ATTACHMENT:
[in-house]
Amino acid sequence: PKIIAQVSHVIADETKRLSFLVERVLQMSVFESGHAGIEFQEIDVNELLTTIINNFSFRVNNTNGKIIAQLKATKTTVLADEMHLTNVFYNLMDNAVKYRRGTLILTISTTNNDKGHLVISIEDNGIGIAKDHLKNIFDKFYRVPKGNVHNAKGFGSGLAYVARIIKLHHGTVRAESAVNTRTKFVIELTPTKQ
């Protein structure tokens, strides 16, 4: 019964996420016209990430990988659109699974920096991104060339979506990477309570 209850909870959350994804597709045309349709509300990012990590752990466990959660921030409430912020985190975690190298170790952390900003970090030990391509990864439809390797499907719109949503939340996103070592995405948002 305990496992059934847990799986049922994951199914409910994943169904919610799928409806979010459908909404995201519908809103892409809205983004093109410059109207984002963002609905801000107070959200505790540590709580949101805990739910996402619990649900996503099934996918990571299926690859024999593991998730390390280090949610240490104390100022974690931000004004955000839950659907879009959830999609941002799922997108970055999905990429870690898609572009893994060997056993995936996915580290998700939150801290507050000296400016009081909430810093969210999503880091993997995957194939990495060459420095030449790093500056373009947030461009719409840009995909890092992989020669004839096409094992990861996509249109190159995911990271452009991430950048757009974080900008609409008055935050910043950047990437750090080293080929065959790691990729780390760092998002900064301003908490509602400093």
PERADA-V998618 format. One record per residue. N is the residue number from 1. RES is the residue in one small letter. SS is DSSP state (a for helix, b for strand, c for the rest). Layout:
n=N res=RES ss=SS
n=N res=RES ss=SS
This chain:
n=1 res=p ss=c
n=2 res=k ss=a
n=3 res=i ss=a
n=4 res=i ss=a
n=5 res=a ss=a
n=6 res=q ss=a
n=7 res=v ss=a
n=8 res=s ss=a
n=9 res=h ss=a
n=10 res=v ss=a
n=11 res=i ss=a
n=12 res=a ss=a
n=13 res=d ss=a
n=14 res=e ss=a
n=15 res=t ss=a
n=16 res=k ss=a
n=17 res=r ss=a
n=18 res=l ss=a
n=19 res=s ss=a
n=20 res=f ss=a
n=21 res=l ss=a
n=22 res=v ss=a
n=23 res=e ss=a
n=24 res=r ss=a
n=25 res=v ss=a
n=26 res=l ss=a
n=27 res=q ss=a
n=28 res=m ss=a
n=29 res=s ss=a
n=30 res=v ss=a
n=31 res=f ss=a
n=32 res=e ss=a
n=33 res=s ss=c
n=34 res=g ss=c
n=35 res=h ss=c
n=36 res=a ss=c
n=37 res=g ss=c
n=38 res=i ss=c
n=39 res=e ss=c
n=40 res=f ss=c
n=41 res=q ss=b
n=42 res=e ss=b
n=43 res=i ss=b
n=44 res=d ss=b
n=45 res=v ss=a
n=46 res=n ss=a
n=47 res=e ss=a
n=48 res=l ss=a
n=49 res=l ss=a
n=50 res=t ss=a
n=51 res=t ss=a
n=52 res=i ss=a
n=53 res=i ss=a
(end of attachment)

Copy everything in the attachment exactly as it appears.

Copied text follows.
[in-house]
Amino acid sequence: PKIIAQVSHVIADETKRLSFLVERVLQMSVFESGHAGIEFQEIDVNELLTTIINNFSFRVNNTNGKIIAQLKATKTTVLADEMHLTNVFYNLMDNAVKYRRGTLILTISTTNNDKGHLVISIEDNGIGIAKDHLKNIFDKFYRVPKGNVHNAKGFGSGLAYVARIIKLHHGTVRAESAVNTRTKFVIELTPTKQ
């Protein structure tokens, strides 16, 4: 019964996420016209990430990988659109699974920096991104060339979506990477309570 209850909870959350994804597709045309349709509300990012990590752990466990959660921030409430912020985190975690190298170790952390900003970090030990391509990864439809390797499907719109949503939340996103070592995405948002 305990496992059934847990799986049922994951199914409910994943169904919610799928409806979010459908909404995201519908809103892409809205983004093109410059109207984002963002609905801000107070959200505790540590709580949101805990739910996402619990649900996503099934996918990571299926690859024999593991998730390390280090949610240490104390100022974690931000004004955000839950659907879009959830999609941002799922997108970055999905990429870690898609572009893994060997056993995936996915580290998700939150801290507050000296400016009081909430810093969210999503880091993997995957194939990495060459420095030449790093500056373009947030461009719409840009995909890092992989020669004839096409094992990861996509249109190159995911990271452009991430950048757009974080900008609409008055935050910043950047990437750090080293080929065959790691990729780390760092998002900064301003908490509602400093």
PERADA-V998618 format. One record per residue. N is the residue number from 1. RES is the residue in one small letter. SS is DSSP state (a for helix, b for strand, c for the rest). Layout:
n=N res=RES ss=SS
n=N res=RES ss=SS
This chain:
n=1 res=p ss=c
n=2 res=k ss=a
n=3 res=i ss=a
n=4 res=i ss=a
n=5 res=a ss=a
n=6 res=q ss=a
n=7 res=v ss=a
n=8 res=s ss=a
n=9 res=h ss=a
n=10 res=v ss=a
n=11 res=i ss=a
n=12 res=a ss=a
n=13 res=d ss=a
n=14 res=e ss=a
n=15 res=t ss=a
n=16 res=k ss=a
n=17 res=r ss=a
n=18 res=l ss=a
n=19 res=s ss=a
n=20 res=f ss=a
n=21 res=l ss=a
n=22 res=v ss=a
n=23 res=e ss=a
n=24 res=r ss=a
n=25 res=v ss=a
n=26 res=l ss=a
n=27 res=q ss=a
n=28 res=m ss=a
n=29 res=s ss=a
n=30 res=v ss=a
n=31 res=f ss=a
n=32 res=e ss=a
n=33 res=s ss=c
n=34 res=g ss=c
n=35 res=h ss=c
n=36 res=a ss=c
n=37 res=g ss=c
n=38 res=i ss=c
n=39 res=e ss=c
n=40 res=f ss=c
n=41 res=q ss=b
n=42 res=e ss=b
n=43 res=i ss=b
n=44 res=d ss=b
n=45 res=v ss=a
n=46 res=n ss=a
n=47 res=e ss=a
n=48 res=l ss=a
n=49 res=l ss=a
n=50 res=t ss=a
n=51 res=t ss=a
n=52 res=i ss=a
n=53 res=i ss=a